A Curve & De Montfort University co-production
Lyrics by Willy Russell
Directed by Julia Thomas
Our rating: ***
A musical written by Willy Russell in 1977.
A delightful entertainment that brought the vitality of youth to the studio of Curve.
Tonight’s show brought together the huge artistic skills of Curve with the energy and enthusiasm of the students of DMU in what was the sixth annual co-production marking the established collaboration between Leicester’s flagship theatre and one of the city’s two internationally renown Universities. Tonight cast included first, second and final years students from DMU.
The story is set in a Leicester school. Teacher Mrs Kay’s take her ‘Progress Class’ (teenagers who have been excluded from mainstream classes) on a coach trip to Skegness. Deputy Head, Mr Briggs, joins them on the coach. Their destination is the castle at Lincoln but along the way they make various stops – at the café, the zoo, the beach and the funfair. The trip proves to be a succession of problems for the teaching stuff. At the cafe they steal all the sweets; at the zoo they try to steal the animals. At the seaside, one of the teenagers threatens to jump off a cliff. They get back to Leicester having had a marvellous day out but the trip opened up tensions within the teaching staff and laid bare the difficult lives that the group of disadvantaged children faced both at home and at school. Two of the girls in the group perform a routine several times in which they reprise what they feel about the whole thing: It’s boring. For teacher Mrs Kay it is a chance for the kids to get an experience they otherwise would never get; for Deputy Head, Mr Briggs the errant group represents a constant threat as he constantly shouts at them to behave themselves. Like Blood Brothers the show highlights the lot of working class youth, its bleakness and hopelessness and the irrelevance of education to their lives. It does however have moments of poignancy and tenderness as well as flashes of humour that lighten the gloom. Willy Russell used to be a teacher and so had experiences of field trips. Russell is best-known for Educating Rita, Shirley Valentine, Blood Brothers and Our Day Out went to on become a firm favourite with audiences and with youth theatre groups.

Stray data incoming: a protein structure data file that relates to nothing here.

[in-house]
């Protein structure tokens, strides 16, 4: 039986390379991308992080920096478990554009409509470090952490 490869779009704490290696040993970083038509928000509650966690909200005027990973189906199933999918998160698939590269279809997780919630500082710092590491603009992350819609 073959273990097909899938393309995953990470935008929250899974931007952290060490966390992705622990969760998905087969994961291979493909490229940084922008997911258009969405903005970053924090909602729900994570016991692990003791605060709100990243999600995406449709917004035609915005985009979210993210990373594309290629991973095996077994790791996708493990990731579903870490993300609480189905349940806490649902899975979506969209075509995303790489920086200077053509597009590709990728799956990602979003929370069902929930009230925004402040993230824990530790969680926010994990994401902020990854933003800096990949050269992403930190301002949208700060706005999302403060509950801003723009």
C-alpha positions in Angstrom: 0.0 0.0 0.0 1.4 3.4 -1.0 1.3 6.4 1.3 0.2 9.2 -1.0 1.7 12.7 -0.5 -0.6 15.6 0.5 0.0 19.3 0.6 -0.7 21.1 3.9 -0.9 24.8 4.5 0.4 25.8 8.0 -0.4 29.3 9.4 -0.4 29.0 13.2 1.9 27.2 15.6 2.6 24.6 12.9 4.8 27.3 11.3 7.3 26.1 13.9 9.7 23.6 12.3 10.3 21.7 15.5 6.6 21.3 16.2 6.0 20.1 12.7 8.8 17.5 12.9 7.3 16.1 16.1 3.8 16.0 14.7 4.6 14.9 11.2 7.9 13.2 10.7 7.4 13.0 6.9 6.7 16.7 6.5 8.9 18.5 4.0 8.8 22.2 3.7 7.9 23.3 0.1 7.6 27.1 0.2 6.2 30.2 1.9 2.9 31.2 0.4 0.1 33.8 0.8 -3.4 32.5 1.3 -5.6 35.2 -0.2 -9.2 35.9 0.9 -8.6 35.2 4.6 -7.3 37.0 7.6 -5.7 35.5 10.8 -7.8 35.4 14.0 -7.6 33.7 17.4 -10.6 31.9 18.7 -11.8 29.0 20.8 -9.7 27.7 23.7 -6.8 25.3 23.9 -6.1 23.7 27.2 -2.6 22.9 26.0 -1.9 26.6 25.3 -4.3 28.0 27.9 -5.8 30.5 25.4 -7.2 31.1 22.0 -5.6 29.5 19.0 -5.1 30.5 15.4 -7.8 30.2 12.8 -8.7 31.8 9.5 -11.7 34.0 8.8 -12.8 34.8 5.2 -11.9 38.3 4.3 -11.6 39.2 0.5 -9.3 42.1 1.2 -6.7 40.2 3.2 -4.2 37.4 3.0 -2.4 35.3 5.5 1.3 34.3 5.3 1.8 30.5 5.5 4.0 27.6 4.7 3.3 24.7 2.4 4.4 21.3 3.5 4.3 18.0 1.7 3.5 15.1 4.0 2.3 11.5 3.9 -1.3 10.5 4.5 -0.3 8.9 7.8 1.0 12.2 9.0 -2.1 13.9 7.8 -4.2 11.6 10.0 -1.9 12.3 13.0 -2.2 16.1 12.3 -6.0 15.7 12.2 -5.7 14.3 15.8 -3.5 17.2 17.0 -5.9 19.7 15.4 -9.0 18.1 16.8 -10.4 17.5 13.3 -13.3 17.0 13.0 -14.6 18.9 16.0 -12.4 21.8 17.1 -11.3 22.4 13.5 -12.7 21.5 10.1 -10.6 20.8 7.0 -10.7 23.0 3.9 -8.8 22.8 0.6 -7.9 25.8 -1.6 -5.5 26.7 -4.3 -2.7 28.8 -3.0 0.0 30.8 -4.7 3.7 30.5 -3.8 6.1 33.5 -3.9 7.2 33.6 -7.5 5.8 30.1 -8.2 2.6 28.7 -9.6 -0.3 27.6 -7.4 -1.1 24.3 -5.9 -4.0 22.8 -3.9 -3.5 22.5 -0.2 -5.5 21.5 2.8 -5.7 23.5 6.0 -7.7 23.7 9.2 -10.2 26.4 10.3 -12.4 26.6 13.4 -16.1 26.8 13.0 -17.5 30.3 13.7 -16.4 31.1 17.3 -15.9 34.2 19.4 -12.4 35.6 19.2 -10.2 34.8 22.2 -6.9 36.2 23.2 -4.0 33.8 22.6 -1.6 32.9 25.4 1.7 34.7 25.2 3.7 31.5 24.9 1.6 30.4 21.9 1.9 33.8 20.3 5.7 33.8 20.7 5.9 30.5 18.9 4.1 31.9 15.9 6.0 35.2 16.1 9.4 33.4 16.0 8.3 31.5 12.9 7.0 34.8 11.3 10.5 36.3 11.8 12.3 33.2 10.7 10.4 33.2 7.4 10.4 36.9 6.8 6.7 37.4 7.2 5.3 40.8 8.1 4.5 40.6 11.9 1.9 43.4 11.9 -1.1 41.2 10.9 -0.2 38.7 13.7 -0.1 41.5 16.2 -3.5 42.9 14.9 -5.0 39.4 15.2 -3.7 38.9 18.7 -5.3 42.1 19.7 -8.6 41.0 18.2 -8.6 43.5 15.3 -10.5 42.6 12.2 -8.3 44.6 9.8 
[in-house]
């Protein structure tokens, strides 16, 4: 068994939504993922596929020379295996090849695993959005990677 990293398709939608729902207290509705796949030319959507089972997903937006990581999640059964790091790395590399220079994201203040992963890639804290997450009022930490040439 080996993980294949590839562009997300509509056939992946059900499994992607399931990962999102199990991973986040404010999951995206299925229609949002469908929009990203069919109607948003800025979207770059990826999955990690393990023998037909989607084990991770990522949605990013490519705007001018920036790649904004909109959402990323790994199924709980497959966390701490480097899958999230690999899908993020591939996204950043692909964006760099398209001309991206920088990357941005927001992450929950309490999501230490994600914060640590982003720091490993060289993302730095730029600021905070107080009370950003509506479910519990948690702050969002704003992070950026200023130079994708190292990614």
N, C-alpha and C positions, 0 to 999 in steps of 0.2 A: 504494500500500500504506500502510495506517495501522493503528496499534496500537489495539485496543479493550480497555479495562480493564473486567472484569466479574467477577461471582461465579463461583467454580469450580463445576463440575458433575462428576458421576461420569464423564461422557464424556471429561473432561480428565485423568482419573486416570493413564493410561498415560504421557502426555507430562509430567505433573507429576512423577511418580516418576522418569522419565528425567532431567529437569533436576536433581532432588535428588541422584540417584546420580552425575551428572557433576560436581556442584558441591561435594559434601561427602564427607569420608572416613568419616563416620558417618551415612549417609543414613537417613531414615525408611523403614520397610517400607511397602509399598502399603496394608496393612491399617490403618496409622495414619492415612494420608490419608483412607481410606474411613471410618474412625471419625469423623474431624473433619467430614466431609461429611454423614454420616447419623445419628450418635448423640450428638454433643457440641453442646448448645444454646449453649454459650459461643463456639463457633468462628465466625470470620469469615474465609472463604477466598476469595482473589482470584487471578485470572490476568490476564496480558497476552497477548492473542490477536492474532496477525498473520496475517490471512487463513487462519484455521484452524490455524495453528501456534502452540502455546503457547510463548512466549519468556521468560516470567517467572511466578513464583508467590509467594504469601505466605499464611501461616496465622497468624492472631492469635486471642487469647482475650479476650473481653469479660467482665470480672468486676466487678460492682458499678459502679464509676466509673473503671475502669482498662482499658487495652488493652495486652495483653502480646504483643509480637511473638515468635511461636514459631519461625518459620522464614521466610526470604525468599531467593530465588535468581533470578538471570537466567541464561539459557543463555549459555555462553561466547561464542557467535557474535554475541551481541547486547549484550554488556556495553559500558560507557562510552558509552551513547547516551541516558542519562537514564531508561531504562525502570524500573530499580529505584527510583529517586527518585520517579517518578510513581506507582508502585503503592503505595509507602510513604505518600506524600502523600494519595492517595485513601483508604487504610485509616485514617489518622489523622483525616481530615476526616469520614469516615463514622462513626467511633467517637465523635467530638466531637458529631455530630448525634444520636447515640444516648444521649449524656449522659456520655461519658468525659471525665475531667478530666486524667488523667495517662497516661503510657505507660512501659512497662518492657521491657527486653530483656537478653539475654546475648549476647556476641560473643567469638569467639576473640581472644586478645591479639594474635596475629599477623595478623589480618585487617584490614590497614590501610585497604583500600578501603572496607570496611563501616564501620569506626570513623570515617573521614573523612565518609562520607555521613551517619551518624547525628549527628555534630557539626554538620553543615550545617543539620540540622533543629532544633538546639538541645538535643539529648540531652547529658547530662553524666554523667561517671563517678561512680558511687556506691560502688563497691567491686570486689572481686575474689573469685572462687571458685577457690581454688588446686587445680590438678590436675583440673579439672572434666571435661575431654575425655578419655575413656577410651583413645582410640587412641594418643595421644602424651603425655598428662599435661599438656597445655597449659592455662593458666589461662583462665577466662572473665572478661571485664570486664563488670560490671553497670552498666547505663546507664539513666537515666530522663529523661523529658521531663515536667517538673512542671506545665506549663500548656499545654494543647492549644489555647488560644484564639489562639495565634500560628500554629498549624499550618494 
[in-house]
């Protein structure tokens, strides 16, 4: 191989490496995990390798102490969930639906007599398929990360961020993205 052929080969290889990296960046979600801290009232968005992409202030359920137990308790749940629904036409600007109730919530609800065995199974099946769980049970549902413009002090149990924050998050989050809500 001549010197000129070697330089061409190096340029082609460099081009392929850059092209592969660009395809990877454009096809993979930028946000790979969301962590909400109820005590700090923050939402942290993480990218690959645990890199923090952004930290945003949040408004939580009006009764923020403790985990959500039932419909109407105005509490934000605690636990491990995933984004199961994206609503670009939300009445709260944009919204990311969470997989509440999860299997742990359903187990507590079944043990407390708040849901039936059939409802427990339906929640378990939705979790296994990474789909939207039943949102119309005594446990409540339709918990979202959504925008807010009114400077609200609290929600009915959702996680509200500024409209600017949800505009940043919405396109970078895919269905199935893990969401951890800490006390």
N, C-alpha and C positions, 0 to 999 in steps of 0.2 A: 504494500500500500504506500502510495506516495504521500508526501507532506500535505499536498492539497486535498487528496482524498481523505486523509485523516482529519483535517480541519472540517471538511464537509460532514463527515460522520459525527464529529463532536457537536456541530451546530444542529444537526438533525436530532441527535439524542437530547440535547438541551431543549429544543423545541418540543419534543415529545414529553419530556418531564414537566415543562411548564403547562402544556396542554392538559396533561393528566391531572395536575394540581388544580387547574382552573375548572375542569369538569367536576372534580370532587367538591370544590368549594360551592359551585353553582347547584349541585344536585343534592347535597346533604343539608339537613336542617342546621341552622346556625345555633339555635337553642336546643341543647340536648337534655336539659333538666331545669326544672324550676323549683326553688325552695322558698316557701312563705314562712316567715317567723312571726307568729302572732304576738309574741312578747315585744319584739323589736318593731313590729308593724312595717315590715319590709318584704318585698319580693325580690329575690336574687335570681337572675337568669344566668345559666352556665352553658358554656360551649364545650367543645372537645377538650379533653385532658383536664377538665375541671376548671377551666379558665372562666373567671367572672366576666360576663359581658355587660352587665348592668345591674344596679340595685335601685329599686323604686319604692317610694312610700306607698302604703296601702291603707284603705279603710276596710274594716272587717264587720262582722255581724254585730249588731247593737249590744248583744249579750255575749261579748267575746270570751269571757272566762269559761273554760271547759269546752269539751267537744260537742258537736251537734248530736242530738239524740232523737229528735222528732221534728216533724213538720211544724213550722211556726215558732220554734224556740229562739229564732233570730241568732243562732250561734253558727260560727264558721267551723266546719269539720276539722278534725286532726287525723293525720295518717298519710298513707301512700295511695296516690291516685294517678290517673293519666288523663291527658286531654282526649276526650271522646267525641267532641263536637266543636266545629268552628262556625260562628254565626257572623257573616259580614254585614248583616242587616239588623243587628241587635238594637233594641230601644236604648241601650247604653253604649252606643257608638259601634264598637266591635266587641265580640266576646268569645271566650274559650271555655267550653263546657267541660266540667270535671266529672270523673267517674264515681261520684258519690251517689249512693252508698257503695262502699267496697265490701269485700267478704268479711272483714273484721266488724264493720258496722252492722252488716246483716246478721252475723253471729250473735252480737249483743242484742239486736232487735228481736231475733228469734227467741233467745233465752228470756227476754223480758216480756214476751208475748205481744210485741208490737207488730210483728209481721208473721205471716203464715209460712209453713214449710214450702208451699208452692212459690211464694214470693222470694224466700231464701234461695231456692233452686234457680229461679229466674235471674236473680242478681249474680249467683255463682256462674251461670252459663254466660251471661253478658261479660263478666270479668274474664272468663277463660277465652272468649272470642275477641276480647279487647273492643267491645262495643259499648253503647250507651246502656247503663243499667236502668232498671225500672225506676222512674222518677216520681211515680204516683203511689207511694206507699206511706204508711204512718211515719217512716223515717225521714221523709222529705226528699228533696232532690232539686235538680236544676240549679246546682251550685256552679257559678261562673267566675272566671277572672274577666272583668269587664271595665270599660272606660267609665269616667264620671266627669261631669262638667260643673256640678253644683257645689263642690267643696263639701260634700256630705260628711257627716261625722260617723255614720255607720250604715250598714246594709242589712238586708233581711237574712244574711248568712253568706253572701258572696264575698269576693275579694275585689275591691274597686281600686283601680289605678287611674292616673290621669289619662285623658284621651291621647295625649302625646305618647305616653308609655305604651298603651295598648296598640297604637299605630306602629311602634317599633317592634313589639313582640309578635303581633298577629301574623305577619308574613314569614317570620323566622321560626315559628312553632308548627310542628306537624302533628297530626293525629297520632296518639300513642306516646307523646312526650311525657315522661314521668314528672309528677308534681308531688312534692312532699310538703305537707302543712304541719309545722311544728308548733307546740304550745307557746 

The cast did an excellent job, singing, dancing and acting with real commitment and enthusiasm. It was interesting that the plot has been transposed to Leicester from its original setting in Liverpool and the stage set was decidedly simple. The young cast brought the production to life and gave a vibrant performance that captivated the audience. Our Day Out ran at Curve from 28th to 30th April 2016.